Ever since we purchased our home in Rockland, I have been fascinated by the number of people who walk down our street. Rockland’s walkability makes it ideal for all ages to get outside and move. Our street, with quaint houses lining it and beautiful views of Penobscot Bay, is very popular with walkers and runners alike.
There is one person in particular who intrigues me. Her name is Elizabeth. I think she’s in her late 70’s. She is tall, thin, has beautiful snow white hair, and sparkling blue eyes. But what is most striking about Elizabeth is how she moves. She streaks down our street like a gazelle. Unlike most people her age, she moves briskly and confidently as though she can’t wait to get where she’s going. I have come to recognize Elizabeth’s stride over the years and if I’m outside and she stops to chat for a minute or two she sprints to where she perceives she would be in her route if she hadn’t stopped to talk.
Elizabeth knows the secret to health and happiness as we age – movement. The adage “If you rest, you rust” is as true as it is cliché. Yes, there are physical changes that happen to us as we age. But many of them can be slowed or arrested by exercise. The natural tendency is to not push as hard as we age. It is true that we may not have the strength or stamina we had in middle age but what we do with our bodies signals the brain to either get older or younger.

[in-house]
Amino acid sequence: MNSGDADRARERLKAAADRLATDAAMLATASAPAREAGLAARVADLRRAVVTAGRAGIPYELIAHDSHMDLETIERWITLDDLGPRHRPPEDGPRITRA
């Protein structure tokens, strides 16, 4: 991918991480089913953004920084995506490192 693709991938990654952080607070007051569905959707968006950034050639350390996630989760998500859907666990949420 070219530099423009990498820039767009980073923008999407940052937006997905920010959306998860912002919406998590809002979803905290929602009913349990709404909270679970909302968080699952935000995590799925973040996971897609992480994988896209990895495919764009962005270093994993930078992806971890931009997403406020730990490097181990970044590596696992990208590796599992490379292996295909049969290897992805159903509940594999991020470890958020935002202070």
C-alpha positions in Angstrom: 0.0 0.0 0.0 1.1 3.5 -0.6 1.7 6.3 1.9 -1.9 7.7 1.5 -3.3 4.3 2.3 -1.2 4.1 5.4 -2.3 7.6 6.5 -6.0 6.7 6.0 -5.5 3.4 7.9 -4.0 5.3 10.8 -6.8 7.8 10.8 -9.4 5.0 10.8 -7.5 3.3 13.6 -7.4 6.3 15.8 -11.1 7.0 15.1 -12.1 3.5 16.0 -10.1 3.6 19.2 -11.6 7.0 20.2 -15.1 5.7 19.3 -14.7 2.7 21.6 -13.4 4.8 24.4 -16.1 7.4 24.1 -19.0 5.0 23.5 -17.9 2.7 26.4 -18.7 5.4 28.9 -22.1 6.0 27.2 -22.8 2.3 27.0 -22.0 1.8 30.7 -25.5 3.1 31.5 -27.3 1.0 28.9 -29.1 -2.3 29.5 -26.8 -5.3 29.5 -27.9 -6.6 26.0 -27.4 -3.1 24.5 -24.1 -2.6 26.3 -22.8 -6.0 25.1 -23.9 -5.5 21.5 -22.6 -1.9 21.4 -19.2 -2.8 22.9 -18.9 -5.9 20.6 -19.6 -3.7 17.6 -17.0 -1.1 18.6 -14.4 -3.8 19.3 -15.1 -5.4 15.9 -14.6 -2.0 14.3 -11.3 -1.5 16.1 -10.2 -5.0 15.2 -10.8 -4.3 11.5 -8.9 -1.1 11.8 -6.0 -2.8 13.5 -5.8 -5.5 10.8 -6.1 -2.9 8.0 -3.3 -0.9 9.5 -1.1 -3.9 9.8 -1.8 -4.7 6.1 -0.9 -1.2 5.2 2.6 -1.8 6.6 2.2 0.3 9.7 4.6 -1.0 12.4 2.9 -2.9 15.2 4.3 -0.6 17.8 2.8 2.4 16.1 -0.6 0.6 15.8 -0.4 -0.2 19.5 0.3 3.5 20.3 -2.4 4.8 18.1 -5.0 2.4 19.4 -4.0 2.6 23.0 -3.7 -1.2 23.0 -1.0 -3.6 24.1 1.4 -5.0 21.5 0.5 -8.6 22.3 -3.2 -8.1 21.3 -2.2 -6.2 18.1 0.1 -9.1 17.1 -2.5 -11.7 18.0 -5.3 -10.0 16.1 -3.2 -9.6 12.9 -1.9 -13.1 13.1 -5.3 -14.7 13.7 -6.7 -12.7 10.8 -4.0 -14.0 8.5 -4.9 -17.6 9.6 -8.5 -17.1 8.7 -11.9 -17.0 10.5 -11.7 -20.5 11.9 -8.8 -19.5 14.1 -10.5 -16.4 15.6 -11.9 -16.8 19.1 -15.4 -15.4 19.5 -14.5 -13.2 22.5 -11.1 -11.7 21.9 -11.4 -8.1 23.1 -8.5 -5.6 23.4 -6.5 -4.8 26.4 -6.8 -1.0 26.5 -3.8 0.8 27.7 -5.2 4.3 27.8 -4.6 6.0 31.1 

In the ground-breaking book, Younger Next Year, authors Chris Crowley and Dr. Henry Lodge outline the need for strenuous exercise as we age. The importance of pushing ourselves physically and emotionally is the antidote to the belief we can’t do as much in old age as we would like. All around us there are examples to show us that we don’t have to shrivel up and become sedentary as we age. There are 80-year-old bodybuilders who look and act 30 years younger. There are 85-, 92- and 104-year-old marathoners who defy physical limitations. In fact, the 85-year-old finished the marathon in less than four hours in December of last year.
Everyone should consult their physician before starting an exercise program. But you don’t have to run a marathon to make a difference in health and longevity. Walking for as little at 15 minutes a day at a pace that slightly “pushes” you can make a significant improvement in your health and well-being.
So much of what we can accomplish as we age is a function of mind over matter. Baby boomers are in a unique position to change the perception of what it means to age in this country. Belief systems and cultural norms about aging and what is possible as we age are changing as a result of the large number of boomers who refuse to be defined by the number of birthdays they have celebrated.
If you want to see remarkable examples of determination and defiance, tell baby boomers they are too old to do something and then get out of the way. Of course age has limitations, but more and more scientists are finding that what we believe is possible has far more bearing on the outcome than any other factor.